Science & Technology

Space
4:24 am
Tue March 18, 2014

Ripples In Space Could Point To The Universe's Beginnings

Physicists say they've discovered a faint signal from just moments after the universe began. If confirmed, it could revolutionize our understanding of the cosmos. But not everyone is convinced.

Space
4:24 am
Tue March 18, 2014

Space Thief Or Hero? One Man's Quest To Reawaken An Old Friend

Early days: NASA's International Sun-Earth Explorer C (also known as ISEE-3 and ICE) was undergoing testing and evaluation inside the Goddard Space Flight Center's dynamic test chamber when this photo was snapped in 1976.
NASA

Originally published on Tue March 18, 2014 6:56 pm

More than 30 years ago, Robert Farquhar stole a spacecraft.

Now he's trying to give it back.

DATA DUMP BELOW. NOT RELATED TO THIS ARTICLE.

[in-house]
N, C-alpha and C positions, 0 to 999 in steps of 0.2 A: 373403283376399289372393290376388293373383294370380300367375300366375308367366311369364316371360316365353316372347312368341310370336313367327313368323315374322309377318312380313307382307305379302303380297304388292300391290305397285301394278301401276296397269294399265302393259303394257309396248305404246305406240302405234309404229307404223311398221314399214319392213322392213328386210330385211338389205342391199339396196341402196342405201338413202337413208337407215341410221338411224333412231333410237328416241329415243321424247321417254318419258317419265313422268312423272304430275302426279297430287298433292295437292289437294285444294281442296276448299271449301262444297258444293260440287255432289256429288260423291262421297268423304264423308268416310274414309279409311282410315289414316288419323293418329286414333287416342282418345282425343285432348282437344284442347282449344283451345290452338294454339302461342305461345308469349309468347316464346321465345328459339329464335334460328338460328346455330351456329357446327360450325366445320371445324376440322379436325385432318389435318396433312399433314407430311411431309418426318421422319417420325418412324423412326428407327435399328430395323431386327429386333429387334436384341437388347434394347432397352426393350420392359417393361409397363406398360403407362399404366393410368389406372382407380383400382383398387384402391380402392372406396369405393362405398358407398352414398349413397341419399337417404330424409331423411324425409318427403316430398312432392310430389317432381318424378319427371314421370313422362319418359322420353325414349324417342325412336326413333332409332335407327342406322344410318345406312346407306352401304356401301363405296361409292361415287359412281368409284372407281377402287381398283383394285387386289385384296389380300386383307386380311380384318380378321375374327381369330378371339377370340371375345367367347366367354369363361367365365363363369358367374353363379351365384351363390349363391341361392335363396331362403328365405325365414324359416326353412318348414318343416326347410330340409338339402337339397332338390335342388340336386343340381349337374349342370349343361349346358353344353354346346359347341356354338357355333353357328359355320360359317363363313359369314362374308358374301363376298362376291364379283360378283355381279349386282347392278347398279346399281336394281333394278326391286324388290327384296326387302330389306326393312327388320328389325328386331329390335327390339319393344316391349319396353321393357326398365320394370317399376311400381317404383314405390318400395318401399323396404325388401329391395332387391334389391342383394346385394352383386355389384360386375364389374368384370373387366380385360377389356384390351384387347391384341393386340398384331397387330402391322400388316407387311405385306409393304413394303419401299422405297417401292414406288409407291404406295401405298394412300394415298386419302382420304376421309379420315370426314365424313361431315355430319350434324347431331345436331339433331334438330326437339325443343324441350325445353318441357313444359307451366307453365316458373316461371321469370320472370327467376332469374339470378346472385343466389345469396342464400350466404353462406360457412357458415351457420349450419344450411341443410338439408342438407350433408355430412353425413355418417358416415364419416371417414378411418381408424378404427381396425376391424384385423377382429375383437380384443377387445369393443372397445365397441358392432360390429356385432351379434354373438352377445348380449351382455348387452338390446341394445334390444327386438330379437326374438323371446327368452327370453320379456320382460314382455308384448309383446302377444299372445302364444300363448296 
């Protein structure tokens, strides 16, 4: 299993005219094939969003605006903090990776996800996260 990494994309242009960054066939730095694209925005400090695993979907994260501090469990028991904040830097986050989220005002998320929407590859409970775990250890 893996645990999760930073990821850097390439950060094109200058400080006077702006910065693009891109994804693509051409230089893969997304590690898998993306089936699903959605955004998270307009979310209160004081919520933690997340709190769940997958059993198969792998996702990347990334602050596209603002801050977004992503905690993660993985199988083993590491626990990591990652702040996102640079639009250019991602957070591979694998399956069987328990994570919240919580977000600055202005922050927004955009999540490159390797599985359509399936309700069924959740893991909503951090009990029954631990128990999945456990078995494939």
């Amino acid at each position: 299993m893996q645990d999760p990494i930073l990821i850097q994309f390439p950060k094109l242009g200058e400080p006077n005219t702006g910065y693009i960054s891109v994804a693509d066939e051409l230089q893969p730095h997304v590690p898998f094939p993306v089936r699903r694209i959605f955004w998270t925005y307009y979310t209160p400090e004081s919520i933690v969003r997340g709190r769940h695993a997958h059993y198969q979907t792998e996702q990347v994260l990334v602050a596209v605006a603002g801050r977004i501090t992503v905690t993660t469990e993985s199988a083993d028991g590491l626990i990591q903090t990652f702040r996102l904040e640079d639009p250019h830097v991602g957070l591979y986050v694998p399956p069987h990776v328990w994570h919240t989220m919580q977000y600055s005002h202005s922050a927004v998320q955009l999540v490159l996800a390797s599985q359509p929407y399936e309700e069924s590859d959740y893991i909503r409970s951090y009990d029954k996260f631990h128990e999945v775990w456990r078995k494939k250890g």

The green satellite, covered with solar panels, is hurtling back toward the general vicinity of Earth, after nearly three decades of traveling in a large, looping orbit around the sun.

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All Tech Considered
3:30 pm
Mon March 17, 2014

With Google's Robot-Buying Binge, A Hat Tip To The Future

A BigDog robot at Boston Dynamics in 2010. The BigDog is being developed to help soldiers carry heavy equipment in the field. It can follow a human being, walking across wet/sandy/rocky terrain, just like a dog would.
Suzanne Kreiter Boston Globe via Getty Images

Originally published on Mon March 17, 2014 7:56 pm

In less than a year, Google has bought more than a half-dozen robotics companies, setting the industry abuzz. But when I ask Google what it's up to with all these robots, the company won't say a thing.